Philippines rejects Myanmar in trade pact

MANILA, PHILIPPINES (AP) – The Philippines has followed New Zealand’s decision to reject the inclusion of Myanmar in the world’s largest free trade pact as international opposition to the military takeover that sparked violence and democratic setbacks in the Southeast Asian nation broadened into trade and diplomatic sanctions.

Foreign Secretary Teodoro Locsin Jr told his Association of Southeast Asian Nations (ASEAN) counterparts in a Thursday meeting in Cambodia that the Philippines will not accept Myanmar’s “instrument of ratification” of the Regional Comprehensive Economic Partnership (RCEP), referring to the key document binding a country to the 15-nation free trade agreement (FTA), which went into effect on January 1.

In Locsin’s speech released to journalists in Manila yesterday, he did not cite any reason for the Philippine decision and added he was ready to yield if that stance would get in the way of a collective position by the 10-nation regional bloc, which includes Myanmar.

It’s not immediately clear if other countries under the RCEP, which includes all 10 ASEAN member states, along with China, Japan, Australia, New Zealand and South Korea, would also snub Myanmar’s inclusion and eventually bar it from the massive trading bloc.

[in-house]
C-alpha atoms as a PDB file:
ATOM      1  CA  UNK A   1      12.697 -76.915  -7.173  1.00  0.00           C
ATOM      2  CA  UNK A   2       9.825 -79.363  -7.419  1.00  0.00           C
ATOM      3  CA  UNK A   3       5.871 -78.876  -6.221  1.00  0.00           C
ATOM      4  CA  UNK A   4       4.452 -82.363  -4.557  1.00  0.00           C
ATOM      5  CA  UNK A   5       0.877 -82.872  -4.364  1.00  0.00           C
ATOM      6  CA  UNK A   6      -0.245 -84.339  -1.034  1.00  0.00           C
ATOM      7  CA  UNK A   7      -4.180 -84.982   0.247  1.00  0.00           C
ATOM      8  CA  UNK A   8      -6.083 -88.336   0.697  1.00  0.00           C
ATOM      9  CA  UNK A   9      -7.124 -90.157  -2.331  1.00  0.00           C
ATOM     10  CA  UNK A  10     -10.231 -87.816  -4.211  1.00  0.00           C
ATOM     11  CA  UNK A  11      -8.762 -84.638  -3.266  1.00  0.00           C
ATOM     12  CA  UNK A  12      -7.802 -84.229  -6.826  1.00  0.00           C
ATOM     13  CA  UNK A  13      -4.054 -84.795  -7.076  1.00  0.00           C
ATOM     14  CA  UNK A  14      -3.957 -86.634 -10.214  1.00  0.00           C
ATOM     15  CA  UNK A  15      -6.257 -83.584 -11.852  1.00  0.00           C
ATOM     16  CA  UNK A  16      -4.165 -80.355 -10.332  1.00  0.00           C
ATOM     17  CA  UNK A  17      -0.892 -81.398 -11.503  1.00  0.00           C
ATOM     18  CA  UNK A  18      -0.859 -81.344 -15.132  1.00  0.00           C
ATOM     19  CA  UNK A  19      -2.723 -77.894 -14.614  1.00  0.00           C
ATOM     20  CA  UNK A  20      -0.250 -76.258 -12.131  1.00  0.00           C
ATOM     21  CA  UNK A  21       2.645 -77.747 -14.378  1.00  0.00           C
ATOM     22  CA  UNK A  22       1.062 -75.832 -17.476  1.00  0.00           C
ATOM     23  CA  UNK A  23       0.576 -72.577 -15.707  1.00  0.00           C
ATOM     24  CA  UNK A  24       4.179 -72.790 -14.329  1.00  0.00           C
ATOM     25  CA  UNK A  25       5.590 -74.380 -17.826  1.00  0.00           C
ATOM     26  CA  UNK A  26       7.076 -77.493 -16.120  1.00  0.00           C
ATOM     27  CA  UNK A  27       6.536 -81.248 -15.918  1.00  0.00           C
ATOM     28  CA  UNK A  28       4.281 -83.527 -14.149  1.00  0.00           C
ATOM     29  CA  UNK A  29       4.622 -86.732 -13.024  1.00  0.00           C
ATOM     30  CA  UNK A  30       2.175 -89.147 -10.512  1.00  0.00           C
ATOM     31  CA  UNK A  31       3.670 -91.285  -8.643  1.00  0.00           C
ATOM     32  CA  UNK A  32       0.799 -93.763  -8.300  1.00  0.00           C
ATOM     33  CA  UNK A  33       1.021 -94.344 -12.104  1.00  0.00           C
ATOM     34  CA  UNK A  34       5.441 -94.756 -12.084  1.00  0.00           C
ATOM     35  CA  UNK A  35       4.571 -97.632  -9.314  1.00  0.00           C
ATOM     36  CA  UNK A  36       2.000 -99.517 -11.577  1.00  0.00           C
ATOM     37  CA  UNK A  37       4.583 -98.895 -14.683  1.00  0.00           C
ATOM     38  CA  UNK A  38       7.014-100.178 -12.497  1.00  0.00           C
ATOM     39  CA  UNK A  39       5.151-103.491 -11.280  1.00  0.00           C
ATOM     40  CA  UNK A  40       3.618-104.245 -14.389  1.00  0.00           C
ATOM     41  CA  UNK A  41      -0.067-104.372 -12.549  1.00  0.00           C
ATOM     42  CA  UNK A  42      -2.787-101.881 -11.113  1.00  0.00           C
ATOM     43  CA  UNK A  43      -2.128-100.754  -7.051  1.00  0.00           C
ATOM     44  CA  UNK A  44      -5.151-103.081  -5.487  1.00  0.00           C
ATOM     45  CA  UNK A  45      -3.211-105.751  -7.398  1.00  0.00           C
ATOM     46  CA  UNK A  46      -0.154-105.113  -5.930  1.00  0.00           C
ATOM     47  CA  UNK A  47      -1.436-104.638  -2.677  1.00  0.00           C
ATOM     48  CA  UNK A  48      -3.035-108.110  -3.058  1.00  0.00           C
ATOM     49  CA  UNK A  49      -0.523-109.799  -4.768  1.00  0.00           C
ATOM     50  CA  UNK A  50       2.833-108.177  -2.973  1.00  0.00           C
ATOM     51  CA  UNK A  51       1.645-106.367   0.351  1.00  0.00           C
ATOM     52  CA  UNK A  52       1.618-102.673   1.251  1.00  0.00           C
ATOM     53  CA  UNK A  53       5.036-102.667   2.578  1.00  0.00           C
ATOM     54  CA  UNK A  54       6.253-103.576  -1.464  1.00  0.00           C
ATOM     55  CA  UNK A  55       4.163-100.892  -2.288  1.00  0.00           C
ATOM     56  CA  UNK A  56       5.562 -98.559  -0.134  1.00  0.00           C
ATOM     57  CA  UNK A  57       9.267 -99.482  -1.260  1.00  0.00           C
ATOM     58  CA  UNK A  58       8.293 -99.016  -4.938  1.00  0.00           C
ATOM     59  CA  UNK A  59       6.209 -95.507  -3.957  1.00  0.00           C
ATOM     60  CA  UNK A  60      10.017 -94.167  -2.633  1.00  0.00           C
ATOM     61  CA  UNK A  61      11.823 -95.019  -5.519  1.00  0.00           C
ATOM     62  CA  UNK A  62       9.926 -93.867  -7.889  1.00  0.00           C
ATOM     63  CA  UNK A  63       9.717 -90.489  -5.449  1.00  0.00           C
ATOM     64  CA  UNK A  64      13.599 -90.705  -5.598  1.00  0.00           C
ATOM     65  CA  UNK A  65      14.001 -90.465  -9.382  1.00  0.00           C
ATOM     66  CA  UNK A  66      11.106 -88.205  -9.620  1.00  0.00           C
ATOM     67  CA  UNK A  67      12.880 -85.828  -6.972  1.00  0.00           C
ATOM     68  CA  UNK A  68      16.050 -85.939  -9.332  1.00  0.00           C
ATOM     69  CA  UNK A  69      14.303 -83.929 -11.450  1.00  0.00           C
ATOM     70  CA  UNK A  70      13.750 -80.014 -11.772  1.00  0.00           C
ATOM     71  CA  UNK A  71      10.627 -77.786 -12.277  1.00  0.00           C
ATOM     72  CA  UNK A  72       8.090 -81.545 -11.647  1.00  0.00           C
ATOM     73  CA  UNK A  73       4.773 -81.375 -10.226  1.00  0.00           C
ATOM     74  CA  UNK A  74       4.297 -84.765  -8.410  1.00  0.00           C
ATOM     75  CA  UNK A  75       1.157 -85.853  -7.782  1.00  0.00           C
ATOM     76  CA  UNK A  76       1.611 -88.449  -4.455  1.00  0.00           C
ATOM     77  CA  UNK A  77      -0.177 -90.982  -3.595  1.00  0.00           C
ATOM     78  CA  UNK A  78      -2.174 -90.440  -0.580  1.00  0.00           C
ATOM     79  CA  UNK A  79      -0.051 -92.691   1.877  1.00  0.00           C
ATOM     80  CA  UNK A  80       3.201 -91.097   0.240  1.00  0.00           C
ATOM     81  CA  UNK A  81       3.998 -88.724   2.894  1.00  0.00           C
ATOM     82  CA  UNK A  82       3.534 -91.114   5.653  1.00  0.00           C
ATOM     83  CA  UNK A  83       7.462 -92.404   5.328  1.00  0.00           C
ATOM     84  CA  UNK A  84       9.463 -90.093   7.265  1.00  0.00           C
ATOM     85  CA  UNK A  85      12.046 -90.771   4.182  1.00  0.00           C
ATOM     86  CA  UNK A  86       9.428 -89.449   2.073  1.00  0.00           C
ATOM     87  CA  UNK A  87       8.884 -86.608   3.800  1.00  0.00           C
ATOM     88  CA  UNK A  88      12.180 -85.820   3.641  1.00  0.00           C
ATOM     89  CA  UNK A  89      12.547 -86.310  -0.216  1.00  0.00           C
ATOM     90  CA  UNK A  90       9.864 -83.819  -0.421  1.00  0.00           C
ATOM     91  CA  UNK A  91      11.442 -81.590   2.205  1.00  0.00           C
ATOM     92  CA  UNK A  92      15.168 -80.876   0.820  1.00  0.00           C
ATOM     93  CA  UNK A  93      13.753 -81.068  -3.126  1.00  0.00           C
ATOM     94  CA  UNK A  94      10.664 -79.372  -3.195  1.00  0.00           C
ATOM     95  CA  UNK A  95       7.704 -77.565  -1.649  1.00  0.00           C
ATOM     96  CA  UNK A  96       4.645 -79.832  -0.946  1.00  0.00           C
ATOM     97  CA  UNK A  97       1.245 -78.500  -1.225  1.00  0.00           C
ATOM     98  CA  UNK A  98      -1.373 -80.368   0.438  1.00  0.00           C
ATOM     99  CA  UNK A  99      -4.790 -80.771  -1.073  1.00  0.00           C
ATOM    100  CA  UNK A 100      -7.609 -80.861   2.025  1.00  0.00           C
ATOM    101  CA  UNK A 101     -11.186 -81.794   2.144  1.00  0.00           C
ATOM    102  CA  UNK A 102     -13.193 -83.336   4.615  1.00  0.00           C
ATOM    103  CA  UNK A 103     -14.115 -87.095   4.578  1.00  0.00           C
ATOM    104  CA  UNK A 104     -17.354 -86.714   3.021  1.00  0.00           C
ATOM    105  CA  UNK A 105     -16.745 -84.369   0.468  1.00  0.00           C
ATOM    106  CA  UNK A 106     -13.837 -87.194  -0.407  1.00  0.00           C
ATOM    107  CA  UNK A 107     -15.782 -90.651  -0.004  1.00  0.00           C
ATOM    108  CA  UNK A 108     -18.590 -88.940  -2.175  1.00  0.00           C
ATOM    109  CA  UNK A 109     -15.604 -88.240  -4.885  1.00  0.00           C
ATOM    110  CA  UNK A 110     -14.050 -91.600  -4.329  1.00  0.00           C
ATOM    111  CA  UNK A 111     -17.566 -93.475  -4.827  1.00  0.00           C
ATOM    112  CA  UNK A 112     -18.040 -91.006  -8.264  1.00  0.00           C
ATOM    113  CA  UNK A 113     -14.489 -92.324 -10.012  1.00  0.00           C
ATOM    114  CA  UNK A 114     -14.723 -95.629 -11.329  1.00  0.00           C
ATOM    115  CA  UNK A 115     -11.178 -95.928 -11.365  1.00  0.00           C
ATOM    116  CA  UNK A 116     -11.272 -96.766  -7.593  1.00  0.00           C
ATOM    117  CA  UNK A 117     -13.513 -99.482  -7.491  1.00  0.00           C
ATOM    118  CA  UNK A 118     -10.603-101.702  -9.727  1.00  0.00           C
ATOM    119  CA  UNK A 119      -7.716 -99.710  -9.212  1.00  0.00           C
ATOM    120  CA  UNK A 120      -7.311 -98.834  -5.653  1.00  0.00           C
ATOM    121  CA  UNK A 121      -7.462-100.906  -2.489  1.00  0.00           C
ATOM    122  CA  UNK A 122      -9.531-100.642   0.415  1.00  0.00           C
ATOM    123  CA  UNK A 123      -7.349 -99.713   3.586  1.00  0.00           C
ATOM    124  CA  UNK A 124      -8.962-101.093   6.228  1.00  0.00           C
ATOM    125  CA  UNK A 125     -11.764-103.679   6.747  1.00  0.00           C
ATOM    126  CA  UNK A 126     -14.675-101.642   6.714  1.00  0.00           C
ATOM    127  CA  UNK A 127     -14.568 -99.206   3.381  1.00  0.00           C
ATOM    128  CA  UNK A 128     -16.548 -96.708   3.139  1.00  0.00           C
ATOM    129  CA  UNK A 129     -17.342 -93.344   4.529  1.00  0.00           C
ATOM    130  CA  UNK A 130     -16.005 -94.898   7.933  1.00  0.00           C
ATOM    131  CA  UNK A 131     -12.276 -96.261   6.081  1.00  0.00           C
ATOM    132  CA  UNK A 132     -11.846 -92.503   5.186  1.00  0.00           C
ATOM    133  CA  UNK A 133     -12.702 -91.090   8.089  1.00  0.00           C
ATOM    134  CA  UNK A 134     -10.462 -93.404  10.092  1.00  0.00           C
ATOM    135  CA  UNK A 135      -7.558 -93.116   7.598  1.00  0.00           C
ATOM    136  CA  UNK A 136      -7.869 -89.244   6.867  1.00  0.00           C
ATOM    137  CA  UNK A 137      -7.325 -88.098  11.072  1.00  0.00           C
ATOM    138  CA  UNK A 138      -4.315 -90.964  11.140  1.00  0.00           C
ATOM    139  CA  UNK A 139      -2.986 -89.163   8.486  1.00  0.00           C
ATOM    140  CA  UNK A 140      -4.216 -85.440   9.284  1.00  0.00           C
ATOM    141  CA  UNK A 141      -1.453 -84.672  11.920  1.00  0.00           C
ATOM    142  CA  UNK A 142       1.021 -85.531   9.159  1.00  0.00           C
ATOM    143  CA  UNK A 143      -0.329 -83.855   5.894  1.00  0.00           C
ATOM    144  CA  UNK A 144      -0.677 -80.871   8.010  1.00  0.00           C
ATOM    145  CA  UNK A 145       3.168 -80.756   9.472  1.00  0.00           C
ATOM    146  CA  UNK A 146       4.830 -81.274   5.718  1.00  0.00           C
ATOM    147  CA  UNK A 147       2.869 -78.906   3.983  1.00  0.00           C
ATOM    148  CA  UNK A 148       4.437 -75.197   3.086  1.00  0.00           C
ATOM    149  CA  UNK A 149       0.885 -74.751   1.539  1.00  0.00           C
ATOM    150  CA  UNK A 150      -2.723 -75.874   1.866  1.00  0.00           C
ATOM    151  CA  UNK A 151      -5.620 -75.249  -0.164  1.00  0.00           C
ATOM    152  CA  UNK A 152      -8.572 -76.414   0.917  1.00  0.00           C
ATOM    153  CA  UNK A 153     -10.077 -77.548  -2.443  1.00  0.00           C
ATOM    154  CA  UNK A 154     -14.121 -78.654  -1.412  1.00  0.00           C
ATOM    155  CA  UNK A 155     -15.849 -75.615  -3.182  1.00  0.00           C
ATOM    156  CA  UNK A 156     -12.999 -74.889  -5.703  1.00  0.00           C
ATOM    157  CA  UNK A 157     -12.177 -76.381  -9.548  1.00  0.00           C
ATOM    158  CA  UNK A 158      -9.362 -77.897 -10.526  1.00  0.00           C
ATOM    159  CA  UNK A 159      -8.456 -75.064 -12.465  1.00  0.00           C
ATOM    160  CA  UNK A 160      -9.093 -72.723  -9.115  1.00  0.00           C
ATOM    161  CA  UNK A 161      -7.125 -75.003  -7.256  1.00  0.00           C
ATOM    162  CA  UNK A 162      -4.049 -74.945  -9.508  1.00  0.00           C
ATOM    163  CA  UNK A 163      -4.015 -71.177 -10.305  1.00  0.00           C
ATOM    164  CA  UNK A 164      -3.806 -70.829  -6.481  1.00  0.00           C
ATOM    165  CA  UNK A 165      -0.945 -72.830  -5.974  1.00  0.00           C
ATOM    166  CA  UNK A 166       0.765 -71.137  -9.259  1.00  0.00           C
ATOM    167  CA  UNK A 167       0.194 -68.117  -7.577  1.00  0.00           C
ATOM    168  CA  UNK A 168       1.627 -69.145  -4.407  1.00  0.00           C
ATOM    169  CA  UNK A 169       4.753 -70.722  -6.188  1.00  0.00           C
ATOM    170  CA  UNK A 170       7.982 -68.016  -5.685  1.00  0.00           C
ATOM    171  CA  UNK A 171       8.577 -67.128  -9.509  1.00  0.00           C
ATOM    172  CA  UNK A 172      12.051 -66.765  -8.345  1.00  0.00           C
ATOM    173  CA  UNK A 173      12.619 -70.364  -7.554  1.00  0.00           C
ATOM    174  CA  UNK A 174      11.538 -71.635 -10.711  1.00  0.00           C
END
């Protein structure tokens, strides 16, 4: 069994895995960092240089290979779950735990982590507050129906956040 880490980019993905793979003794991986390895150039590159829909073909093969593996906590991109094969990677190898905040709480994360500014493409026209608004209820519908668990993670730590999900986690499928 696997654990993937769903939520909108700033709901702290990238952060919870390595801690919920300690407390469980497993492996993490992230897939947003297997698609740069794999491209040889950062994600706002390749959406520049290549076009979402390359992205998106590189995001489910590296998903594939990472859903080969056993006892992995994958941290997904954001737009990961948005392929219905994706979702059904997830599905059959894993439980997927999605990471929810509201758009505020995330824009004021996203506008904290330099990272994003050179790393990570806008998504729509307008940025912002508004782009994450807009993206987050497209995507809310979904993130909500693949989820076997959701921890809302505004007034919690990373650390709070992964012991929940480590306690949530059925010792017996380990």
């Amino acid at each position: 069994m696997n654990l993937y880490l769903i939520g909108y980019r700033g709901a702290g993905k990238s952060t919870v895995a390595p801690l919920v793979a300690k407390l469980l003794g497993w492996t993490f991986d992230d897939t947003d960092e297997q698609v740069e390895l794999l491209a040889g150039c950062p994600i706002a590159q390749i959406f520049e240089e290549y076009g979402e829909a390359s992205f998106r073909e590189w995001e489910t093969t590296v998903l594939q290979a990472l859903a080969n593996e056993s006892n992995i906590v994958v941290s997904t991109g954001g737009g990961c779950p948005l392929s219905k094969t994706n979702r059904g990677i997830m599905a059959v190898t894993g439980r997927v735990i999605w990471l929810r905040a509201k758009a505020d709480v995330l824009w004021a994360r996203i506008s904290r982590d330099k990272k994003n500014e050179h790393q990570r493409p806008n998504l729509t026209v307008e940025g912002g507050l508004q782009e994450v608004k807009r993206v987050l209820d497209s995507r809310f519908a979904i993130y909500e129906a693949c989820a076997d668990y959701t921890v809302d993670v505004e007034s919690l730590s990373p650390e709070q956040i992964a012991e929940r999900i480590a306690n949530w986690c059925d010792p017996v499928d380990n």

Two Asian diplomats told The Associated Press this week that New Zealand notified other countries in the RCEP that it would not recognise Myanmar’s papers allowing it to join the trade bloc because it opposes its military-led government.

New Zealand was among the Western nations that quickly opposed the takeover, suspending all military and high-level political contacts with Myanmar and calling on army leaders to immediately release all political leaders and restore civilian rule. It also placed a travel ban on Myanmar’s generals.

Locsin has been one of the most vocal in the region in calling for a dialogue to resolve the year-long crisis in Myanmar, welcoming a plan for a special ASEAN envoy to travel to the crisis-wracked country next month to initiate a discussion among contending groups.

“The dialogue must include all and not just a select few, most especially it must include Daw Aung San Suu Kyi and President Win Myint,” Locsin told fellow ministers. “It should be a genuine dialogue and not a ventriloquist act.”

The action taken by New Zealand and the Philippines underscores the growing fallout from the Myanmar crisis into the economic and diplomatic spheres.